Recently Spain told Romanians, in effect: “Our economy is so screwed up we can’t even find jobs for our own people, especially with this little debt thing we have. So we’ve decided the EU principle of free movement of workers doesn’t apply to you. Go home.” Romanians, more than the citizens of any other EU candidate or member this past decade, have been the last-hired, first-blamed nationality of choice, Europe’s wetbacks. Even when “Romanian” was not used as a euphemism for “Gypsy criminal,” there have been times when Romanian passport holders were subject to extra border checks and, even as the country prepared to join the EU, forced to undergo a complicated, expensive procedure simply to visit, much less work in, the Schengen area.

Life has probably gotten better for most Romanian workers in the EU since the country became a member in 2007, but the wide income gap between Romania and most of the other members ensures that they often fall victim to various job scams and unscrupulous employers. The Prague Post yesterday ran the latest in a series of articles on the dodgy practices of several Czech agencies that hire cheap labor to work in the forestry industry. Romanians interviewed by the paper told how Czech middlemen in Romania promised monthly pay of 1,200 to 1,600 euros – good money in this country, a fact that should have raised a red flag – but when they arrived here, what salary they received, if any, shrank quickly as allowances for food and supplies were subtracted. The men claimed they worked extremely long hours in grueling conditions, stripping bark from freshly-cut trees, and most soon returned worn-out to Romania.

The agencies that hired in Romania also reportedly hired, and subsequently maltreated, Vietnamese and Slovaks.

Representatives of one of the agencies that recruited the workers claimed Romanian workers were paid according to performance, so the hard workers earned much more than the slackers, while a man from a second agency, named both by Romanian and Slovak migrants as their supervisor, said some Slovaks rarely showed up for work or came to the job drunk. If they were indeed promised 1,200 euros and up, someone should have realized that something was amiss, and they certainly should have insisted on seeing job contracts in language they could understand. The Romanians said they never received the promised contracts in their own language, but language difficulties should not have been an issue for the Slovaks.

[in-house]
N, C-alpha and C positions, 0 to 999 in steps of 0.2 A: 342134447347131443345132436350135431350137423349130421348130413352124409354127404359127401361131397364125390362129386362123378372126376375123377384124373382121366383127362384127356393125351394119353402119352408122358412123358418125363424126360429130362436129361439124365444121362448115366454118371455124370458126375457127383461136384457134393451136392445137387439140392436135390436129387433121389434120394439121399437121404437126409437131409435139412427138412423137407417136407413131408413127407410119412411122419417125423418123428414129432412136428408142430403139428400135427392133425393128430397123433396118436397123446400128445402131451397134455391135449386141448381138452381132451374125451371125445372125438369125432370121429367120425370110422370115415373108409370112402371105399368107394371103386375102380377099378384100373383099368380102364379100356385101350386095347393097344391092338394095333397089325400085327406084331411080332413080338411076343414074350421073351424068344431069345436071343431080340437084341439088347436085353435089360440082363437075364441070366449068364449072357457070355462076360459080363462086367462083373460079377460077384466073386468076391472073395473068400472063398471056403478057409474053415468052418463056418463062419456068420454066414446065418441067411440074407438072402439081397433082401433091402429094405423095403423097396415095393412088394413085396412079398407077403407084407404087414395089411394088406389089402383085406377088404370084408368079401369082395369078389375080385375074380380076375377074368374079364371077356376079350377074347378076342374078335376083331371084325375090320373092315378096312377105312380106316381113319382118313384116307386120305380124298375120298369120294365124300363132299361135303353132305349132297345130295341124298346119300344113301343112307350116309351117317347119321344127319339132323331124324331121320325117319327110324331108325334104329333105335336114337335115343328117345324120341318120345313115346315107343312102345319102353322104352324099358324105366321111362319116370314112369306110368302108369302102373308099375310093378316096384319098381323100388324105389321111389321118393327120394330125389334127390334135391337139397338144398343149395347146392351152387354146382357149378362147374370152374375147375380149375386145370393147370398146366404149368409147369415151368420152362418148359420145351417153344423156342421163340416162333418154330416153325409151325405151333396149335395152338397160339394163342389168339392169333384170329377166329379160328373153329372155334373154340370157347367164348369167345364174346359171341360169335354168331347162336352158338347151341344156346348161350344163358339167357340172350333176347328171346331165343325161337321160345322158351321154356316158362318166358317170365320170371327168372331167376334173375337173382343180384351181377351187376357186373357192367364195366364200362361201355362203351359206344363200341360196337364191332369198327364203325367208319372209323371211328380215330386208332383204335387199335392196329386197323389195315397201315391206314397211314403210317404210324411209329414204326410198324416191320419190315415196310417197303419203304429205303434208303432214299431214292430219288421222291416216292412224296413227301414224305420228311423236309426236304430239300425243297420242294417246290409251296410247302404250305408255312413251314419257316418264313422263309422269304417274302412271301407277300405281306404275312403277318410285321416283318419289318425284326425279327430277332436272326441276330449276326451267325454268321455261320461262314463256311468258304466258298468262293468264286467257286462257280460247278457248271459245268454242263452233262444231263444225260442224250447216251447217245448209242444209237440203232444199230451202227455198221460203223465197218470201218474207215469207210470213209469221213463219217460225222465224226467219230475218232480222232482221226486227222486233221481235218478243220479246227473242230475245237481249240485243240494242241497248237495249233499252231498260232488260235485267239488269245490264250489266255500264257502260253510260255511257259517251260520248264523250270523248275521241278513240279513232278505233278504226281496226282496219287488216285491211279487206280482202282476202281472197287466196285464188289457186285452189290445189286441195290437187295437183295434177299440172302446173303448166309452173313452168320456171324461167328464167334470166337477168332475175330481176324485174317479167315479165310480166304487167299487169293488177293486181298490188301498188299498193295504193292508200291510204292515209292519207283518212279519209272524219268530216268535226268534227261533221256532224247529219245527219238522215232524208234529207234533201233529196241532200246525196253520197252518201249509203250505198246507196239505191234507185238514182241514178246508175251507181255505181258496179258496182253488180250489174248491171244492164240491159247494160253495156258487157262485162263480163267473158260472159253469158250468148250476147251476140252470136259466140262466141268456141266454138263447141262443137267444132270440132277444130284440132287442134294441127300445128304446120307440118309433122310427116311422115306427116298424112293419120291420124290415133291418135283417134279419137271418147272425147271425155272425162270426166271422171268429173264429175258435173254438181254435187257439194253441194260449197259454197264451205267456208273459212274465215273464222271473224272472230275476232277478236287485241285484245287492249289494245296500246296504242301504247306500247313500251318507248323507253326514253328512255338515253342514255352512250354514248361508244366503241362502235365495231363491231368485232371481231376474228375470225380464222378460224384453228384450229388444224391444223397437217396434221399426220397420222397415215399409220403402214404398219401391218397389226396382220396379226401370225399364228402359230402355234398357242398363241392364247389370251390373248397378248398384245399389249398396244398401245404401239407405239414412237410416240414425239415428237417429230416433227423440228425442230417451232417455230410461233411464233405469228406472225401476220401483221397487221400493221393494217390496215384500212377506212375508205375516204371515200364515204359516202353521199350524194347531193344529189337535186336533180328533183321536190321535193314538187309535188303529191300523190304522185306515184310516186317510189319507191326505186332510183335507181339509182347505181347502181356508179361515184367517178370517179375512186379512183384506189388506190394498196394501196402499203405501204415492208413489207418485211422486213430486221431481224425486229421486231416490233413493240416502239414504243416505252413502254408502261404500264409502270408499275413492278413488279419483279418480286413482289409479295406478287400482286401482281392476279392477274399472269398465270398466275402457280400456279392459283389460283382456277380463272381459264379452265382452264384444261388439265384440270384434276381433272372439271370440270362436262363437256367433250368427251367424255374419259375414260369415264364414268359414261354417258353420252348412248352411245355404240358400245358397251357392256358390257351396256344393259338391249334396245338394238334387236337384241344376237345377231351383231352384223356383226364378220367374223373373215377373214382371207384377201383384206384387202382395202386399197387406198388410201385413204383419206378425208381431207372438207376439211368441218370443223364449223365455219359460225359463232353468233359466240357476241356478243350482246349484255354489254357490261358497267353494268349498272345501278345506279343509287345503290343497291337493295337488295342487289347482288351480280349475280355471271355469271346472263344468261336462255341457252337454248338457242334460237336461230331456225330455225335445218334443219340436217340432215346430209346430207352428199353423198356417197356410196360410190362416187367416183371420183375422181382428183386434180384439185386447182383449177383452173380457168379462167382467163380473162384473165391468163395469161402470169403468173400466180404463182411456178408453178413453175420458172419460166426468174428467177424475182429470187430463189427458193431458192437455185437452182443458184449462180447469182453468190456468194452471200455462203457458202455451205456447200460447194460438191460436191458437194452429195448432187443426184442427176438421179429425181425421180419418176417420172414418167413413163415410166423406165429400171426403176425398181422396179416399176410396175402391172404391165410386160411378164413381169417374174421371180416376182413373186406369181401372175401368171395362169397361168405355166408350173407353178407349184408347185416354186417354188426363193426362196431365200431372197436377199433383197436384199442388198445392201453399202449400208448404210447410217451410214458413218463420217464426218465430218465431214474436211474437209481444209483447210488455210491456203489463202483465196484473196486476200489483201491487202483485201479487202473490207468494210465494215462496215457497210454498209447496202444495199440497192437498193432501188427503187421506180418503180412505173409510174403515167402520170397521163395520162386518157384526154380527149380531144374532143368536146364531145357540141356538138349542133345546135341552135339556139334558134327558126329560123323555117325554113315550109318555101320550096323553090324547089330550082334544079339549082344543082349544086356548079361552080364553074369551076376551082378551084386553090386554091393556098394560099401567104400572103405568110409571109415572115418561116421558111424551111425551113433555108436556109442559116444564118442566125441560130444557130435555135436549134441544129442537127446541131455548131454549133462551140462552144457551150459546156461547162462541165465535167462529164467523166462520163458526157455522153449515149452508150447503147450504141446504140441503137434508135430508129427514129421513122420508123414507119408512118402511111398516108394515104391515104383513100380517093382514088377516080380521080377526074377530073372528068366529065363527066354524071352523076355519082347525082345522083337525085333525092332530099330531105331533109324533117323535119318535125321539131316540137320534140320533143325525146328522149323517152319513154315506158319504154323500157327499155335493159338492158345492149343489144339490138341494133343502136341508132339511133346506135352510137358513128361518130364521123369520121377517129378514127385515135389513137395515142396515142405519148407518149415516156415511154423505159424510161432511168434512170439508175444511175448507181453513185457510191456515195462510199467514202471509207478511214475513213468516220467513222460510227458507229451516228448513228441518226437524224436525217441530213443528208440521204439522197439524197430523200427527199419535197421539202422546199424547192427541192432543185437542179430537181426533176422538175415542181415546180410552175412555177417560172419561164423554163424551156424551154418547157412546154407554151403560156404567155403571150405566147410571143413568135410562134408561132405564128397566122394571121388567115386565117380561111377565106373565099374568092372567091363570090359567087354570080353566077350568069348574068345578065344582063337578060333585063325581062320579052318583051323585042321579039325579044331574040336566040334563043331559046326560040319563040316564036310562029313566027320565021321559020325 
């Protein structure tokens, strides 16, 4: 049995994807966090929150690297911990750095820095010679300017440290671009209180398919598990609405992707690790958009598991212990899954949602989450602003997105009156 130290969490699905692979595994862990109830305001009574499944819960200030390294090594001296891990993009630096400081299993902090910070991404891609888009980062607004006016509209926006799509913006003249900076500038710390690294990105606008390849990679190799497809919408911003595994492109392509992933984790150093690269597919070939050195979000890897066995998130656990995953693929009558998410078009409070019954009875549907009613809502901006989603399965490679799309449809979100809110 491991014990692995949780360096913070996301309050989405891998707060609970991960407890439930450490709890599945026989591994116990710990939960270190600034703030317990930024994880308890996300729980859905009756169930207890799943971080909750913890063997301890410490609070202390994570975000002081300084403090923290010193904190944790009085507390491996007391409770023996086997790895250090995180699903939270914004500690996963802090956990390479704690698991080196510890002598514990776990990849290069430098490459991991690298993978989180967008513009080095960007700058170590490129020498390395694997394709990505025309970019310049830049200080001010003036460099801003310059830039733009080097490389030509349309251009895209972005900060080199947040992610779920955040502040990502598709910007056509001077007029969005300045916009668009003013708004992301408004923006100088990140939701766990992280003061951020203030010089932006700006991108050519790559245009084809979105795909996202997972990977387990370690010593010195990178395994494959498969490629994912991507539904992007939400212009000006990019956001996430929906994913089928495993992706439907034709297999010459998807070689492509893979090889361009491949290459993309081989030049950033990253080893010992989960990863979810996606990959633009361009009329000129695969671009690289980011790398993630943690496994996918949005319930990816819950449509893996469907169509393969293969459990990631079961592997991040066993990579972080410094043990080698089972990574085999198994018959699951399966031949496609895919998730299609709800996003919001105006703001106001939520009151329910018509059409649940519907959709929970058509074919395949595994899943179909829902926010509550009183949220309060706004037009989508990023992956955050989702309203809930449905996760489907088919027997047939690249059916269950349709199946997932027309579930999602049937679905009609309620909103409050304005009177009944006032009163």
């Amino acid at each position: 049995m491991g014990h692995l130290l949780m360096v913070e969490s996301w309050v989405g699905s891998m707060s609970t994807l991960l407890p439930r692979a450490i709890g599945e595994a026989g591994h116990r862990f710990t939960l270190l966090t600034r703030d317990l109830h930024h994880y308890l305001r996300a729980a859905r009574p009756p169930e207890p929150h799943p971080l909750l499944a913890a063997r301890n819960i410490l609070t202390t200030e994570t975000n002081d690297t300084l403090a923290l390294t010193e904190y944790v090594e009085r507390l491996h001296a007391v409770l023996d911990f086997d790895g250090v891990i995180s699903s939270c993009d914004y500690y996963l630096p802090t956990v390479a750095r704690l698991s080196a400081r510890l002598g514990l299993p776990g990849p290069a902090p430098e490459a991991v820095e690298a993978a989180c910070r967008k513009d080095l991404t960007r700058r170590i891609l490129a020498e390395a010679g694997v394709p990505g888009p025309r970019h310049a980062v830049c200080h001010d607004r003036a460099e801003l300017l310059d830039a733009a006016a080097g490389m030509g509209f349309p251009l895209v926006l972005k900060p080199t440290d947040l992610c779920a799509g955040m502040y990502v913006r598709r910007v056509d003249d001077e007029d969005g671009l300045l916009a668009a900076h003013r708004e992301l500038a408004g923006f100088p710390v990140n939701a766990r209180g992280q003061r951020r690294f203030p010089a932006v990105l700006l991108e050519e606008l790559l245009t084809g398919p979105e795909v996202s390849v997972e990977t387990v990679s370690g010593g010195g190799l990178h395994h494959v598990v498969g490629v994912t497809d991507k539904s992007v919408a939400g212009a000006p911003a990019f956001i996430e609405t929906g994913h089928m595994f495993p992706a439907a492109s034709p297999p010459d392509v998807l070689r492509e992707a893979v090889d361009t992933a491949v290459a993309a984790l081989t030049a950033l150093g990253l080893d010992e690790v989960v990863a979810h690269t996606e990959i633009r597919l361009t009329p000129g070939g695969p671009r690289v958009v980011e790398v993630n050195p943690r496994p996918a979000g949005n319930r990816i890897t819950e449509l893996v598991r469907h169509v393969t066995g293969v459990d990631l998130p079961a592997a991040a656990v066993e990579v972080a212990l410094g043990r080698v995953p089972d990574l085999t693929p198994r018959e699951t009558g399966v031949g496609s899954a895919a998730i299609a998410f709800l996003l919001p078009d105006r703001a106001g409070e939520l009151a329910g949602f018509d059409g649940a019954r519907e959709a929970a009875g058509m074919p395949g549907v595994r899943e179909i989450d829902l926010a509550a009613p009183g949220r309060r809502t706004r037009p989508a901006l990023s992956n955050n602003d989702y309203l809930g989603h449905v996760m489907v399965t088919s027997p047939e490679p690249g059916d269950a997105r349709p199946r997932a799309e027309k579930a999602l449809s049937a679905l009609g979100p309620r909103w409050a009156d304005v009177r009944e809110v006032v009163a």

Still, it may turn out to have been no more than a case of exploiting poorly-educated people’s ignorance of conditions in the Czech labor market, rather than a true scam. In any case, these stories cast a light on the hard lives of many labor migrants in the EU, and on the income gap between the richer and poorer halves of the union that is hardly likely to shrink under the prevailing theory of cutting budget lines precisely where the poor and underemployed will be most affected. The American folk singer Woodie Guthrie knew a thing or two about trying to make a living in hard times, as in this verse from his song about “hard travelin’ ” workers back in the Great Depression:

I been doin’ some hard harvestin’,
I thought you knowed;
North Dakota to Kansas City
Way down the road;
Cuttin’ that wheat and stackin’ that hay,
Tryin’ to make about a dollar a day,
I been doin’ some hard harvestin’, Lord.

Ky Krauthamer

Ky Krauthamer is a senior editor at Transitions Online. Email:

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